Boolean Searching

many search engines allow complex search queries, or advanced searches, which use special connecting words and symbols called Boolean operators

the English language uses syntax, a special set of rules, for combining words to form grammatical sentences

search engines use Boolean logic, a special mathematical syntax, to perform complex searches

boolean searching refers to a process of identifying those items that contain a particular combination of search terms

Boolean operators instruct the search engine how to interpret your search and expand, narrow, or restrict your search results

it is used to indicate that a particular group of terms must all be present (the Boolean AND)

that any one of a particular group of terms is acceptable (the Boolean OR)

or that if a particular term is present, the item is rejected (the Boolean AND NOT)

most search search engines provide a syntax and don't require you to use these terms because they have menus like the one below

if you choose "all the words" option from a pull-down menu, you are requesting the Boolean AND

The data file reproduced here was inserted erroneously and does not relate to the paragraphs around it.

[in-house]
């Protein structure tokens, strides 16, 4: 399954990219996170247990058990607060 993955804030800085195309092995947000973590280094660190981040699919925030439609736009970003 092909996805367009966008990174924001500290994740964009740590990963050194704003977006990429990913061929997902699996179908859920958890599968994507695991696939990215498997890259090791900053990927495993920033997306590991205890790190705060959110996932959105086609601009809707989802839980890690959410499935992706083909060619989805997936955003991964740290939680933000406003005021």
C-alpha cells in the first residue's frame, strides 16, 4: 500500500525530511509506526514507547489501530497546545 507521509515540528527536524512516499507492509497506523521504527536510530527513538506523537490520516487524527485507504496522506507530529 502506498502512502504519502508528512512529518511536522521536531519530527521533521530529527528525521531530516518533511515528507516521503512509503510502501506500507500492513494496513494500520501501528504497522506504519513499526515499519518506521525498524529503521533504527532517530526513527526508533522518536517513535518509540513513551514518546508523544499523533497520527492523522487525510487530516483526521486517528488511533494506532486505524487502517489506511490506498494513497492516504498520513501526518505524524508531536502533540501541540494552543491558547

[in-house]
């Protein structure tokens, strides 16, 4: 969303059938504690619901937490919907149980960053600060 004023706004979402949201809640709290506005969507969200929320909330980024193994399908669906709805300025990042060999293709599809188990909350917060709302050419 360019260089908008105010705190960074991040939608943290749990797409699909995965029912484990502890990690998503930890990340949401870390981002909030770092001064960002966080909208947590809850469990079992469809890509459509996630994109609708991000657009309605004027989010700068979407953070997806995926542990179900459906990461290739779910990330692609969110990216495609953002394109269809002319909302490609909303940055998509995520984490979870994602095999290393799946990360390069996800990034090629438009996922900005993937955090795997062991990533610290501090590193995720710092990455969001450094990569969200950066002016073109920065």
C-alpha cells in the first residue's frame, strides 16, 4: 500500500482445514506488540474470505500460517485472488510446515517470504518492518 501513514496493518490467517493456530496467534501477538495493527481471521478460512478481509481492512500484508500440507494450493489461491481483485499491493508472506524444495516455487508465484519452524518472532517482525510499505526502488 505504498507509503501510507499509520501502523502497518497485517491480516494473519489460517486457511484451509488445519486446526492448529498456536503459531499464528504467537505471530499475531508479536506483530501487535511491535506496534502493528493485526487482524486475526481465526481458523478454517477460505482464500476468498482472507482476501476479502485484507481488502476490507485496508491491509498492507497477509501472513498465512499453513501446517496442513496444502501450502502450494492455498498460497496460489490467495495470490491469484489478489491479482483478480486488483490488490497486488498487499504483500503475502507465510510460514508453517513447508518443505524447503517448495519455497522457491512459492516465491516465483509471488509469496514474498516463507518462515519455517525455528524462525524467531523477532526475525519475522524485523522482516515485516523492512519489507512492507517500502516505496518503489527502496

if you choose the "any of the words" option, you are requesting the Boolean OR

if you want some words but not in combination with others, you are using the Boolean AND NOT

all search engines have full Boolean capabilities

below is an image form the advanced search feature of Google

many search engines automatically imply the AND so that Prague economics tourism is actually Prague AND economics AND tourism



ADAM: Boolean Search Tips

The Boolean Machine

Boolean Searching on the Internet

Boolean Logic


Barker, Donald I. and Carol D. Terry Internet research Boston, MA: Course Technology, 2009

Hock, Randolph The extreme searcher's Internet handbook: a guide for the serious searcher Medford, NJ: CyberAge Books, 2009